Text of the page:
42 Days

By Philip Pullman

Why 42 days?

What they mean is six weeks, of course. Six weeks! Six weeks in prison without being charged! Anything could happen in six weeks. Wars have lasted less than six weeks. In six weeks, Christopher Columbus crossed the Atlantic and discovered the New World. Six weeks was enough time for Mozart to write three of his greatest symphonies. William Faulkner took six whole weeks to write his novel As I Lay Dying; John le Carré wrote The Spy Who Came In From The Cold in five. In six weeks, on average, each of the 2,710 Liberty Ships were built in the USA during the Second World War to supplement the Allied merchant fleets. Robert Louis Stevenson took three days to write Dr Jekyll and Mr Hyde, but six weeks to revise and polish it. In six weeks the Wright brothers’ mechanic, Charlie Taylor, built from scratch the light and powerful engine that powered their first flight. In one month in 1819 the poet Keats wrote his Ode to a Nightingale, Ode on a Grecian Urn, Ode on Melancholy, and Ode on Indolence.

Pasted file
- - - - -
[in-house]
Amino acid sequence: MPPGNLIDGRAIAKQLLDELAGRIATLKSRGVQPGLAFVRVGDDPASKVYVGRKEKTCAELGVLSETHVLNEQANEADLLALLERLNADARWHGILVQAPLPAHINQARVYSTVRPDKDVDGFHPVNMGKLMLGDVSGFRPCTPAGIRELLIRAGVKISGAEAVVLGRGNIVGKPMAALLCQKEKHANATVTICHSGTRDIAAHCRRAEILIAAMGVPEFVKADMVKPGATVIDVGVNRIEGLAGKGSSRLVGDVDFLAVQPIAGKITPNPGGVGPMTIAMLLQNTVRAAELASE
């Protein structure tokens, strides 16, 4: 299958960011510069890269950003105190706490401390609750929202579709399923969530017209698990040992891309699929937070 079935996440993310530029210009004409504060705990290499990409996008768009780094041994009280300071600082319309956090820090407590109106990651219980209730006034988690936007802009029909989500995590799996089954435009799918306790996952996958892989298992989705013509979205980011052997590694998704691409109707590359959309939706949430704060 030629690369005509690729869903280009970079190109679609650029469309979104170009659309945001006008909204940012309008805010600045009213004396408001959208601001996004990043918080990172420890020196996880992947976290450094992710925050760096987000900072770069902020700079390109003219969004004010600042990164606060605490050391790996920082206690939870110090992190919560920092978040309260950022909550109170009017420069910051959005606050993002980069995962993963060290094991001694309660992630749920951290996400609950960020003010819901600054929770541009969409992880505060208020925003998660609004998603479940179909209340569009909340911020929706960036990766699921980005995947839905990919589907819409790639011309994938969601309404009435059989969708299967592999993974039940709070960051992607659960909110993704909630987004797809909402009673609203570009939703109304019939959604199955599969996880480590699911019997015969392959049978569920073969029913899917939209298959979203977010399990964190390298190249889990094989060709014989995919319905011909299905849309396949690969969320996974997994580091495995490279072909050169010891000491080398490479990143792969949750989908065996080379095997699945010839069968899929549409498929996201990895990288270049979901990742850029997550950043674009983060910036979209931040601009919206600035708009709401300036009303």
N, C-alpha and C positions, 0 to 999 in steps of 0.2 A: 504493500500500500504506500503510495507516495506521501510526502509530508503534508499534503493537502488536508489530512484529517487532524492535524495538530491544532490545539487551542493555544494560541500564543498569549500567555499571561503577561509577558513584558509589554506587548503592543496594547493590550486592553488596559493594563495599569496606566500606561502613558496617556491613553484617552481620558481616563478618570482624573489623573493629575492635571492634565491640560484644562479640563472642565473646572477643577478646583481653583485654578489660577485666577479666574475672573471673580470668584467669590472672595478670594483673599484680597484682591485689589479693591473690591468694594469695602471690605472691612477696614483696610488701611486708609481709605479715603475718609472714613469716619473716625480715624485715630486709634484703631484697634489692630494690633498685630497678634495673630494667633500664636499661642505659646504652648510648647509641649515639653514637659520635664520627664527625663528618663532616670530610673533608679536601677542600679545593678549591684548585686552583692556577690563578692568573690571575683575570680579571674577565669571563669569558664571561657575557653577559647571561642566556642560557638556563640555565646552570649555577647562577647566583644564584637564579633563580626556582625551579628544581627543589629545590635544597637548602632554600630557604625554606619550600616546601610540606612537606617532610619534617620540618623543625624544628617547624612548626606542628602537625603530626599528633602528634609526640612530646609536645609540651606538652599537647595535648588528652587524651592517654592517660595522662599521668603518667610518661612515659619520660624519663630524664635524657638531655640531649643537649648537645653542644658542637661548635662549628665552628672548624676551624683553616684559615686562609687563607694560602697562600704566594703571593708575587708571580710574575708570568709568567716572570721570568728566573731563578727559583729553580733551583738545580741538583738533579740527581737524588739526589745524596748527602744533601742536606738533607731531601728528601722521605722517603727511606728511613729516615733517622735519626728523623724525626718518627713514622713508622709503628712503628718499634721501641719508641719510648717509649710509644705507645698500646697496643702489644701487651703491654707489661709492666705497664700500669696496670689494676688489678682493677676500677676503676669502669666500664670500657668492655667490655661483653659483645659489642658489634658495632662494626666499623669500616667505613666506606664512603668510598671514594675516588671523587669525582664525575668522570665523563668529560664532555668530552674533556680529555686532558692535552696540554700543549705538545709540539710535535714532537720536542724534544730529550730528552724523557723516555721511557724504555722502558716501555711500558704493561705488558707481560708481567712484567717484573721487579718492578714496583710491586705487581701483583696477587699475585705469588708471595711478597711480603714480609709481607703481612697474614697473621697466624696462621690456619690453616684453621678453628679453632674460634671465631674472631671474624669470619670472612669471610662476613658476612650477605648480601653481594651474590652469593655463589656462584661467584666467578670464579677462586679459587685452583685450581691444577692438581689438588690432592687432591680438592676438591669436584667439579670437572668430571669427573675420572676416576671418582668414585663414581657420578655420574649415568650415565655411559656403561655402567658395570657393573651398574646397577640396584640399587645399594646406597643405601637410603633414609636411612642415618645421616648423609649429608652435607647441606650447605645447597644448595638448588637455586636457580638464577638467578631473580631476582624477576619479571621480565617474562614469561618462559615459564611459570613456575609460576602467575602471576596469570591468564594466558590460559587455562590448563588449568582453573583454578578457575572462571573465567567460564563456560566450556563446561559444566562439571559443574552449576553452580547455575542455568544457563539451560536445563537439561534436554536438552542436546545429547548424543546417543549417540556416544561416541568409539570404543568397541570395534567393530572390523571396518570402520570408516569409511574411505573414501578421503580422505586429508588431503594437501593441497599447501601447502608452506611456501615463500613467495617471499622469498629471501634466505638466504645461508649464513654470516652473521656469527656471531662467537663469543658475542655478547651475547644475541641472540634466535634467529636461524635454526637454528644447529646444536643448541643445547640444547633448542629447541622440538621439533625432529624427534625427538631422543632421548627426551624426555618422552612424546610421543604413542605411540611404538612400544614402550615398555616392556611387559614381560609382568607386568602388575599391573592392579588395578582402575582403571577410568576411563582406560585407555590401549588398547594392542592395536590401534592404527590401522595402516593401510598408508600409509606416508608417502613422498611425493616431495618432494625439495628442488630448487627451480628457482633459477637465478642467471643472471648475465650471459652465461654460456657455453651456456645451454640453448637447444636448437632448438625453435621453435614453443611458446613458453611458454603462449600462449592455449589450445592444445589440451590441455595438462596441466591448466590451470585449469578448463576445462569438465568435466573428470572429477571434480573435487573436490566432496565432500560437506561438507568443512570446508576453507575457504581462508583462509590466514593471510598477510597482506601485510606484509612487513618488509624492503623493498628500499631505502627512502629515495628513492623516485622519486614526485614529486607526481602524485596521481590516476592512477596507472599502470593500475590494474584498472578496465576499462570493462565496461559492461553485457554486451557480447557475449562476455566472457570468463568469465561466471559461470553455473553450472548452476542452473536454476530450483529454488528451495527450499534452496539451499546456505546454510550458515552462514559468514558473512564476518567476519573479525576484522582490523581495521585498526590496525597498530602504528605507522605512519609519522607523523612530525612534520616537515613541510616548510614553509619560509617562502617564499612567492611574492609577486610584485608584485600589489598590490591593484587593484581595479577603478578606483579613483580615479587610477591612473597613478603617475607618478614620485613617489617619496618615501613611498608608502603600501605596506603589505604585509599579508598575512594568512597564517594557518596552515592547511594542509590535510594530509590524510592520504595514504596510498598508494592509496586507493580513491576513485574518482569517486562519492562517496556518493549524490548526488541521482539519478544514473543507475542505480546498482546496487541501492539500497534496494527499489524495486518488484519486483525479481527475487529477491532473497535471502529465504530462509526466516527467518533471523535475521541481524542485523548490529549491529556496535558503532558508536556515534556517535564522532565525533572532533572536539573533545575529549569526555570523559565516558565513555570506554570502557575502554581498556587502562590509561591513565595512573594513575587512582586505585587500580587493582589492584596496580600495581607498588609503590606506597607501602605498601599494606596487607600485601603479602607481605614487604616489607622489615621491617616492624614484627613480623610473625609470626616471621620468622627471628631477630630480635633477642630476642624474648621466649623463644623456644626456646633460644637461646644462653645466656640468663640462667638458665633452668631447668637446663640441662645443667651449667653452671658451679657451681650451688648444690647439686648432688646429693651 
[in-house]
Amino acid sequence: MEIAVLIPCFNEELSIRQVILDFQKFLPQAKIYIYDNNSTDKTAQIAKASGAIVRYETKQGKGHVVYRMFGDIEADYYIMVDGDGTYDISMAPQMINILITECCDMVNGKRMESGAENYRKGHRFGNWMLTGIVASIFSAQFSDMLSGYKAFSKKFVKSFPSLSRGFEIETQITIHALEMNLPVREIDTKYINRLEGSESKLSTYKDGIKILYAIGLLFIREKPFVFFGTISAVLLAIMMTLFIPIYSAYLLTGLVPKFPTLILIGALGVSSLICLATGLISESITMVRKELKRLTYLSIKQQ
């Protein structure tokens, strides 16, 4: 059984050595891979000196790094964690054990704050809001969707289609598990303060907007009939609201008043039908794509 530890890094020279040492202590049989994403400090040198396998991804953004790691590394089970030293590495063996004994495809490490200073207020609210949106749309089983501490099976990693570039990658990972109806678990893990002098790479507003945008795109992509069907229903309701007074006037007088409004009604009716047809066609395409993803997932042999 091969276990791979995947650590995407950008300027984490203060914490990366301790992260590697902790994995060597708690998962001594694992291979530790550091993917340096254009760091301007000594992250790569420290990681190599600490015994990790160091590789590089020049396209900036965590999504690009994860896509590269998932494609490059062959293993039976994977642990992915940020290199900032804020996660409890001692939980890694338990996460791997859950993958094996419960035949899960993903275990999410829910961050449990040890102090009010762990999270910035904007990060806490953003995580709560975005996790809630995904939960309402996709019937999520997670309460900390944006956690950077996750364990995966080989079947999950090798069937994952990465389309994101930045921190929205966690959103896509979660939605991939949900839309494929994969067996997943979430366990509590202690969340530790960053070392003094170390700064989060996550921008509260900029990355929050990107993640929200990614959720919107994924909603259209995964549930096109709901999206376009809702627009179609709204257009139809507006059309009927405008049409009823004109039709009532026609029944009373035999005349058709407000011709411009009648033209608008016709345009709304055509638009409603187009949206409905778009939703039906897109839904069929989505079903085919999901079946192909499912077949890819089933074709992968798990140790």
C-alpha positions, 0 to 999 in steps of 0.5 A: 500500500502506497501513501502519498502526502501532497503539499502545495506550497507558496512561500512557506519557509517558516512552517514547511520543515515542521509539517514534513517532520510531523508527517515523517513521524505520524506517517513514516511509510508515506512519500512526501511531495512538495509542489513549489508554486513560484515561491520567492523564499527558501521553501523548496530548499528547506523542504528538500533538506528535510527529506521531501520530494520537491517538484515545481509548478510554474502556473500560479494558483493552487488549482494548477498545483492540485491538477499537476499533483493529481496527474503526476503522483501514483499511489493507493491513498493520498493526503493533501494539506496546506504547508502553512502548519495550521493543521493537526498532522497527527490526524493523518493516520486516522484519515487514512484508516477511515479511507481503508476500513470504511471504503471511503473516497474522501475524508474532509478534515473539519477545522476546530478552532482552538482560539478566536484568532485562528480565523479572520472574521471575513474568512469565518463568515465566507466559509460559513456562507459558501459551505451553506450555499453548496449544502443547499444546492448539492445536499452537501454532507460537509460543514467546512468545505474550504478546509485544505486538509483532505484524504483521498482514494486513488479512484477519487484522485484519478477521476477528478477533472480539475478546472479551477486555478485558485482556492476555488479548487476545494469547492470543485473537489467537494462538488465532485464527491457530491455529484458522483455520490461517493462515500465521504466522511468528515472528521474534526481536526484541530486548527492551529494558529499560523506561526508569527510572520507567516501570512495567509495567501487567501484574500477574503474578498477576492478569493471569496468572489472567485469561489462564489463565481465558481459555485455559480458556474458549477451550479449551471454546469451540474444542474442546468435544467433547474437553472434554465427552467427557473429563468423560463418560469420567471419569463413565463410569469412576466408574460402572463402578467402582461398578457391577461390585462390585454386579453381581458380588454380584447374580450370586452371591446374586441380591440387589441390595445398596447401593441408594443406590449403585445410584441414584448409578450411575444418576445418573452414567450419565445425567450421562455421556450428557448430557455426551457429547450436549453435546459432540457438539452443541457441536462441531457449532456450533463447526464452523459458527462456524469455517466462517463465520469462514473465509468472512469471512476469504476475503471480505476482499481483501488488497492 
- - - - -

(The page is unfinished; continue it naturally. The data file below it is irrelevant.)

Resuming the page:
I could multiply the examples a hundredfold, taking in every sphere of human activity, but you get the point: people can do complex, extraordinary, profoundly difficult things in 42 days or less. Six weeks is a long time.

And now we learn that among the almost insuperable obstacles needing the full majesty of the human mind to overcome is the task of interrogating a prisoner and gathering enough evidence to bring a conviction. Apparently it’s so subtle and complex a process that it too needs no less than six weeks to complete. What makes it even more impressive is that this discovery has only been made in Britain. No other democracy has realised the profound difficulty of this process; some countries appear to think so little of the intellectual challenges of the task that they allow only two days for its completion. 48 hours! Preposterous.

We don’t know how lucky we are, to live in a nation where police officers have all of six weeks to discover why they’ve locked us up. Ask them after 41 days why a prisoner is still behind bars, and they can honestly and innocently say “No idea, mate.” But give them that extra day, and they’ll crack it, and be up there with Mozart and Christopher Columbus.